Despite the sense of freedom that some may gain from being alone, for the majority of people loneliness is not a sought-after state, and social connections are an essential component of well being. Travel can play an important role in both enabling these social connections and also disrupting them. Recognising the nuanced relationship travel can have with our emotional and social lives is therefore an important part of better comprehending why people travel. The Independent Transport Commission (ITC) believes that understanding the motivations behind why people travel, including the social and psychological needs travel fulfills, will be critical if we are to make better decisions about travel at an individual and policy levels. To this end, the ITC has commissioned the Why Travel? Project, which aims to explore our motivations for travel from a broad range of perspectives in order to help us improve our decision making around human travel and transport. For more information on the project, including news and expert views, see www.whytravel.org

See also:
Health Benefits of Travel blog post
The Mind topic page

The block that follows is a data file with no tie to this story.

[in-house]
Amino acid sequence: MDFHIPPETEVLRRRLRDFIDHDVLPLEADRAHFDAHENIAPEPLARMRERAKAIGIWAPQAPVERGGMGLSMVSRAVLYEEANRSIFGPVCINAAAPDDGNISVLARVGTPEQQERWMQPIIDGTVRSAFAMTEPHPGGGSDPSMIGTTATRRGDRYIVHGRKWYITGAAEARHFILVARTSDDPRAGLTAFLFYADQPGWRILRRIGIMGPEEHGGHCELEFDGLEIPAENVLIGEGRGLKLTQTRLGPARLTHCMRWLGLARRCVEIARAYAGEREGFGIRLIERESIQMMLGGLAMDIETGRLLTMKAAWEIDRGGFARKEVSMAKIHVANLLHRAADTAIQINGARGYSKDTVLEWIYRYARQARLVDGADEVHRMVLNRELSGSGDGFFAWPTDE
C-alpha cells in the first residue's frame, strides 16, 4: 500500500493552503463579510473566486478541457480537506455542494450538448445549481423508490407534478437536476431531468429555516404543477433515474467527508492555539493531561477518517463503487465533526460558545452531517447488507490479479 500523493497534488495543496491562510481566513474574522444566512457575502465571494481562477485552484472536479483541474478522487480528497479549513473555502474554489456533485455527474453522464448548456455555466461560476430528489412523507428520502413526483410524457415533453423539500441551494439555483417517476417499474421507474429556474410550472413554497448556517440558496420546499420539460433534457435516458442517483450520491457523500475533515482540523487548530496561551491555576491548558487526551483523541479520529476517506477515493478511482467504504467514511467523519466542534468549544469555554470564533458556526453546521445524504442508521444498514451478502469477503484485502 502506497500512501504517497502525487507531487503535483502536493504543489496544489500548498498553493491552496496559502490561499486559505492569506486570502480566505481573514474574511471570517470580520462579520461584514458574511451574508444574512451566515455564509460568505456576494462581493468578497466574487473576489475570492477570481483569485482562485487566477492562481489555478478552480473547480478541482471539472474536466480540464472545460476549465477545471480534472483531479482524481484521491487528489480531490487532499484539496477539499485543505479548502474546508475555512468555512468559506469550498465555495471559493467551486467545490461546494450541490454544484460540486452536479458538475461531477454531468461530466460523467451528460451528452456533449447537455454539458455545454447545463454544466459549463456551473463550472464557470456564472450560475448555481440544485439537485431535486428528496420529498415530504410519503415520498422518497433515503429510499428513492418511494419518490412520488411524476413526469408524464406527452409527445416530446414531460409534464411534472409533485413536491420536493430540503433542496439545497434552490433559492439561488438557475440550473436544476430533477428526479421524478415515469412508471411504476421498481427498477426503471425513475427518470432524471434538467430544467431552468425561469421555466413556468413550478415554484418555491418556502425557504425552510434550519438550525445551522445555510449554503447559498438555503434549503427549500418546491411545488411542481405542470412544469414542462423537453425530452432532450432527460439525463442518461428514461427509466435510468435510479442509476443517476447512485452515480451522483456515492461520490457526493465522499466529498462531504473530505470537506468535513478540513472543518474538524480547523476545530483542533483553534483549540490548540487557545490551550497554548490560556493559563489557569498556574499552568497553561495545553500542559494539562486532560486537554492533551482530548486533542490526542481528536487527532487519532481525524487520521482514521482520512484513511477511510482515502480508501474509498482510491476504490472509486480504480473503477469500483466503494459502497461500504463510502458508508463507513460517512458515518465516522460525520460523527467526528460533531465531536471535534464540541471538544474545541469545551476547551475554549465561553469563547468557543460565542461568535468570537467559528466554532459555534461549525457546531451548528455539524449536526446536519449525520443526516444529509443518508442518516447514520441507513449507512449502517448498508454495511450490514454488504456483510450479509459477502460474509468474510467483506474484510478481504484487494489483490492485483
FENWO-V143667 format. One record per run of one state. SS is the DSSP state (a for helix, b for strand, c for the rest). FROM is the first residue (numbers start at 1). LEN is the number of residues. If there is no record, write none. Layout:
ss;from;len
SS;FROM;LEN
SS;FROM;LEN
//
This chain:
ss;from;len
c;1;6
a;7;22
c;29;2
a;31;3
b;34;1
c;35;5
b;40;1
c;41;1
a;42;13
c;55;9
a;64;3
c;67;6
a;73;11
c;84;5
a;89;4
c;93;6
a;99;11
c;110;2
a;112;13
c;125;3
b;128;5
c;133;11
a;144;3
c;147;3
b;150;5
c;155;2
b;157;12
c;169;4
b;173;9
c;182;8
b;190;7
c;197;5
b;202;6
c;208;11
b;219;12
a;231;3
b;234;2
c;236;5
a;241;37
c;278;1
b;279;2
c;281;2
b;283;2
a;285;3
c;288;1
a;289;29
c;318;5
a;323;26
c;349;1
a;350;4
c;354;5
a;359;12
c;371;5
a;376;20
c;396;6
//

Sociological Insights topic page

[1] https://www.mentalhealth.org.uk/publications/loneliness-public-health-challenge-our-time and http://www.rcgp.org.uk/about-us/news/2017/october/loneliness-can-be-as-bad-for-health-as-a-chronic-long-term-condition-says-gp-leader.aspx
[2] https://www.campaigntoendloneliness.org/the-facts-on-loneliness/
[3] https://www.telegraph.co.uk/lifestyle/wellbeing/10909524/Britain-the-loneliness-capital-of-Europe.html
[4] https://www.gov.uk/government/news/pm-commits-to-government-wide-drive-to-tackle-loneliness
[5] Indeed, the most recent research indicate young people may be least resilient to feelings of loneliness: https://www.bbc.co.uk/news/education-43711606
[6] https://www.scope.org.uk/press-releases/nearly-half-of-disabled-people-chronically-lonely
[7] for example see Gabriel Z. and Bowling A. 2004. Quality of life from the perspective of older people. Ageing & Society, 24, 5, 675–91.
[8] https://www.ncbi.nlm.nih.gov/pmc/articles/PMC3903102/#ref15
[9] http://epubs.surrey.ac.uk/807387/21/Cohen%20%26%20Gossling%202015%20EPA.pdf
[10] For example see https://www.huffingtonpost.com/caroline-burns/tips-for-traveling-solo_b_8303000.html?guccounter=1
[11] http://www.travelblogs.com/articles/dealing-with-loneliness-on-the-road-part-1
[12] https://vbitaly.files.wordpress.com/2013/05/cjr-kaplan-on-travel-writing.pdf
[13] See for example Ghose, Indira, Manfred Pfister, ‘Still Going Strong: The Loneliness of the Long-Distance Traveller in Victorian and Modern Travel Writing’ (149-164) Journal for the study of British Cultures, Vol 3 (no.2) 1996